BY NANCY GAGNET | MIRROR REPORTER — As a special Mother’s Day gift, 97-year-old Doris Stone got to do something she hasn’t been able to do for months – leave her house.
Thanks to her daughter, Nancy Jomantas, Doris took a bicycle-powered ride around her Waterside neighborhood while groups of friends stood outside to cheer for her and wish her well.
“I just think it is wonderful,” said Stone. “I am excited to be outside.”
Since March, when the coronavirus pandemic outbreak sent most Americans into quarantine, Stone has been among the most vulnerable senior population following strict stay-at-home orders, but being inside for the past several months has been difficult for her.
Jomantas made arrangements for the ride in conjunction with Mother’s Day; however, due to a cold forecast, the ride took place a few days early on April 7.
“For 97, my mother is very healthy, and we want to keep her that way,” said Jomantas. “This is something fun she could do to get out and see her neighbors since she has been so cooped up.”
Under normal circumstances, Stone regularly plays Bunco and bridge with her friends in Waterside and is involved in the St. Luke’s Hospital Auxiliary, which organizes fundraising events for the hospital.
“She misses all of those activities, as everybody does. We’re blessed that she is so healthy and hopefully this will be a fun little outing for her,” said Jomantas.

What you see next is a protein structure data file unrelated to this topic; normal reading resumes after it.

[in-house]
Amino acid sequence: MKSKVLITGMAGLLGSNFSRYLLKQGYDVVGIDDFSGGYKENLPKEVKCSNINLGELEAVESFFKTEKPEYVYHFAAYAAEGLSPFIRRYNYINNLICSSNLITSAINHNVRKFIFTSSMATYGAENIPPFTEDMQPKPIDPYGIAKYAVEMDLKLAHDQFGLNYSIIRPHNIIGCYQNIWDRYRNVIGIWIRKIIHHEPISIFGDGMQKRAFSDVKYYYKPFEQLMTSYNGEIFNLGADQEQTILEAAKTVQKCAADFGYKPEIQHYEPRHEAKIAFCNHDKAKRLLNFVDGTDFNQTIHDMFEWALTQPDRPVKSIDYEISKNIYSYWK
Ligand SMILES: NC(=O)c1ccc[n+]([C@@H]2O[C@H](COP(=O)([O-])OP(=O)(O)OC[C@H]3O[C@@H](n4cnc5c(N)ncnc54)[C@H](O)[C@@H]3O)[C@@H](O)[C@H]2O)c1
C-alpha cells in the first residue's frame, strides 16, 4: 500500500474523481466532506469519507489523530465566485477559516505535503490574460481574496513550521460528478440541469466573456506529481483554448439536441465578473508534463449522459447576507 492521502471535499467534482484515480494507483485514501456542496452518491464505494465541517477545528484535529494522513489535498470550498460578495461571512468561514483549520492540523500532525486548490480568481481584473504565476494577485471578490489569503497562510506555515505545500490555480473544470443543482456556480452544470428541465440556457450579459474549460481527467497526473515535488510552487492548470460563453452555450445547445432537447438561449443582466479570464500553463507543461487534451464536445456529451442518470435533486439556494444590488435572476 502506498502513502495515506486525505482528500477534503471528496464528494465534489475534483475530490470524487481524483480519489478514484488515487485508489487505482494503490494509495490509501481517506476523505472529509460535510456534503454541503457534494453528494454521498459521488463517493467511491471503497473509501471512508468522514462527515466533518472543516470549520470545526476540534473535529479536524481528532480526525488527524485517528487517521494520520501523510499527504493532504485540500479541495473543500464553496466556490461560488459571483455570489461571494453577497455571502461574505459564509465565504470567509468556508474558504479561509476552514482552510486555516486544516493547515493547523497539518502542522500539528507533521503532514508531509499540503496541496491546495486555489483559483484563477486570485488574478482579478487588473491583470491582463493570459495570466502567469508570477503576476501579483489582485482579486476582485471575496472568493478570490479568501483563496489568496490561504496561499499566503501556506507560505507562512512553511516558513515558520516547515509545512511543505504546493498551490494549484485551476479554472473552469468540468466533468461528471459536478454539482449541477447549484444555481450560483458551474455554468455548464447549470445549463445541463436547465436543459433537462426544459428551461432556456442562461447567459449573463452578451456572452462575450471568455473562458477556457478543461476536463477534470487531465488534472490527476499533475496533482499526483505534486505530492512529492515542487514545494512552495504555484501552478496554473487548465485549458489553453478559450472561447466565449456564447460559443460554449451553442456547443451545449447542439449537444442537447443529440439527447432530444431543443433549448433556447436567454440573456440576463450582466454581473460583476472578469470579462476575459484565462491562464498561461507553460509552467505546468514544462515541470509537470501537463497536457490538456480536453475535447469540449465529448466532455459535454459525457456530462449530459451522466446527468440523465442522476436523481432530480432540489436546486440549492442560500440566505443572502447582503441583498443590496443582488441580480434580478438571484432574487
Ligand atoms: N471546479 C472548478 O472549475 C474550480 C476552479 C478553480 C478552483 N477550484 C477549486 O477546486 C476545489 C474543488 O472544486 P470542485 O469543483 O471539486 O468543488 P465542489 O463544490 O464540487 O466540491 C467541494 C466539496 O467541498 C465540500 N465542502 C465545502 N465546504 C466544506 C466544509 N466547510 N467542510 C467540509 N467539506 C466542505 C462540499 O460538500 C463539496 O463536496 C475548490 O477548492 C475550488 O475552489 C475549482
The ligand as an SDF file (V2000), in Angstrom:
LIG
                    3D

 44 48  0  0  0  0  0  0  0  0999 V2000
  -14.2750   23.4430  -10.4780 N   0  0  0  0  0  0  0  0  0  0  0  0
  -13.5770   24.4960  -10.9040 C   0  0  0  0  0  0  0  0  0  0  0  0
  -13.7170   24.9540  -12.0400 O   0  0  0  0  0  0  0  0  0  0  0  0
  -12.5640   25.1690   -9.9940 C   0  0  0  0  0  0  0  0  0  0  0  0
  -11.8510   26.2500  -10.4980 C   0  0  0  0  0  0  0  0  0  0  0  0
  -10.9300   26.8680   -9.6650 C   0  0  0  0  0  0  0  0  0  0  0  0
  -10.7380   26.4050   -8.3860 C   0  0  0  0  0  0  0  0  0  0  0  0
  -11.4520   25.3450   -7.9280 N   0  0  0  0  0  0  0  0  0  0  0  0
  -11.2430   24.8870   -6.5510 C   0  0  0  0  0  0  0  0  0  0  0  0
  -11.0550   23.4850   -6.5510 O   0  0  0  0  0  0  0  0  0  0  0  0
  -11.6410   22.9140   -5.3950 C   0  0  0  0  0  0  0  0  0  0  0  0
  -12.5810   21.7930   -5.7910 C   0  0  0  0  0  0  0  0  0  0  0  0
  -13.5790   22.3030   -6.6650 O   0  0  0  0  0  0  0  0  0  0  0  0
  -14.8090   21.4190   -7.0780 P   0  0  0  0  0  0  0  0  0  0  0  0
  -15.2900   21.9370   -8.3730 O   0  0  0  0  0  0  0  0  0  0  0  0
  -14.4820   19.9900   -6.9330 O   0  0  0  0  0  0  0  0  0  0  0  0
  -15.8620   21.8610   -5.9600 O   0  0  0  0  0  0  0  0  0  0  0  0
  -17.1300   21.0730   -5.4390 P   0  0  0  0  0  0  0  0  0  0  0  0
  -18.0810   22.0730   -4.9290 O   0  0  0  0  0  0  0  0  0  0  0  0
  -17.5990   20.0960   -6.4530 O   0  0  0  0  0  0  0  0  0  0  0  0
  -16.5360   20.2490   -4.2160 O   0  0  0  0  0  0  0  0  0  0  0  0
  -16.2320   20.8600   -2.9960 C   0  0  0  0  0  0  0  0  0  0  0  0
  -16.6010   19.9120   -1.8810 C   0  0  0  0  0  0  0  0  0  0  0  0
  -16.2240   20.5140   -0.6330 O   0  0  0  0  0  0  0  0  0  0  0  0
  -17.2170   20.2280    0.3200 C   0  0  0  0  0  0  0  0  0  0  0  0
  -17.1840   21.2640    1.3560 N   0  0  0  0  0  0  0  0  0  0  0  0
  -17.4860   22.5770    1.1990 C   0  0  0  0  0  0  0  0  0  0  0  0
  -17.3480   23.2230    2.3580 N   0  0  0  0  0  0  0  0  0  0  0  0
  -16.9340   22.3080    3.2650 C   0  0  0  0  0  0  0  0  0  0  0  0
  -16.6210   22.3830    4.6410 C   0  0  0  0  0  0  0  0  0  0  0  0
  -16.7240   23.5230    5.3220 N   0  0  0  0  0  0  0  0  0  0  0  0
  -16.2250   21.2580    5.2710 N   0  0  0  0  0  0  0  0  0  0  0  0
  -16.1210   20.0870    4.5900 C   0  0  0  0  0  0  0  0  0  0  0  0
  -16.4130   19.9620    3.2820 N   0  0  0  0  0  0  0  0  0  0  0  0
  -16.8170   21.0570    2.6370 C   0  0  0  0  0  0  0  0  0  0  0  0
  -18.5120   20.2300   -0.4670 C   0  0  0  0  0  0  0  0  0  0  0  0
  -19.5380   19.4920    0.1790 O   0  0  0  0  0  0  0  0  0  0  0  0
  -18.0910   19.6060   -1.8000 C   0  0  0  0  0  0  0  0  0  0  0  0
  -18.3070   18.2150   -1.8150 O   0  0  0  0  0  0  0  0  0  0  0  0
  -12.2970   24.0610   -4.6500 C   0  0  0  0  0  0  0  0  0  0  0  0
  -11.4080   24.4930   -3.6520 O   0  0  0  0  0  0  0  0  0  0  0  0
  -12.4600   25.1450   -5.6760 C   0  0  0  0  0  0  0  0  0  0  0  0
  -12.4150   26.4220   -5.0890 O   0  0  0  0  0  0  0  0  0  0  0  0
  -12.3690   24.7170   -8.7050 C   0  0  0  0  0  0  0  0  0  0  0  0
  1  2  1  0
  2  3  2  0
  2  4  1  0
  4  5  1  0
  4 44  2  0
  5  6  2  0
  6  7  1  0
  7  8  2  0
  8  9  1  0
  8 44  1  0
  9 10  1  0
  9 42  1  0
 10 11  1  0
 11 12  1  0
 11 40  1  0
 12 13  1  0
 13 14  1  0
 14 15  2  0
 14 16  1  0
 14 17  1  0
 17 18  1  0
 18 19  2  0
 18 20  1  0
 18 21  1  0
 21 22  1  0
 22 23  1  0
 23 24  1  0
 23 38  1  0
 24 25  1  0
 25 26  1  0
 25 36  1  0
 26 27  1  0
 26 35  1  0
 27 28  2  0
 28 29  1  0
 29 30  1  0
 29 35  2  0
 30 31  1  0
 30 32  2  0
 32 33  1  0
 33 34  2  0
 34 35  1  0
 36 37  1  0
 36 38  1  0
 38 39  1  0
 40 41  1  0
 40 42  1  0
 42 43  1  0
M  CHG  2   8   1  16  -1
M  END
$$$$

Cycling Without Age Toledo, a group dedicated to providing senior citizens with the opportunity to ride on a bike, hosted the experience. The group works in conjunction with Maumee Valley Adventurers and We Are Traffic to offer free rides to older adults. Cycling Without Age began in Europe in 2012 when founder Ole Kassow began giving bike rides to senior citizens on a bicycle taxi or trishaw, which allowed them to sit comfortably in a bench seat located on the front of the bicycle.
Keith Webb is an instructor for Cycling Without Age Toledo and said that the movement is now in 37 countries including the United States.
“We were the second chapter in the state of Ohio,” he said. “This allows us to give people bike rides who may not be able to take a ride anymore. It’s a mechanism to deal with loneliness and isolation and it is ironic that we have this program to help people get out and we are so restricted to deal with the current COVID-19 situation.”
The program partners regularly with local nursing homes, providing rides for residents to nearby parks and neighborhoods. Webb said that his involvement in the program has provided as much or more joy to him as it does to those he gives the rides to.
“Sometimes ministry works both ways. Sometimes you do something for somebody else and then, low and behold, the blessings go backwards,” he said. “Just the idea to combine something that I already love, cycling, with the opportunity to bring a smile to somebody’s face is wonderful. So far we have never had an unsatisfied customer.”
For more information about Cycling Without Age, visit cyclingwithoutagetoledo.org or call (567) 225-4032.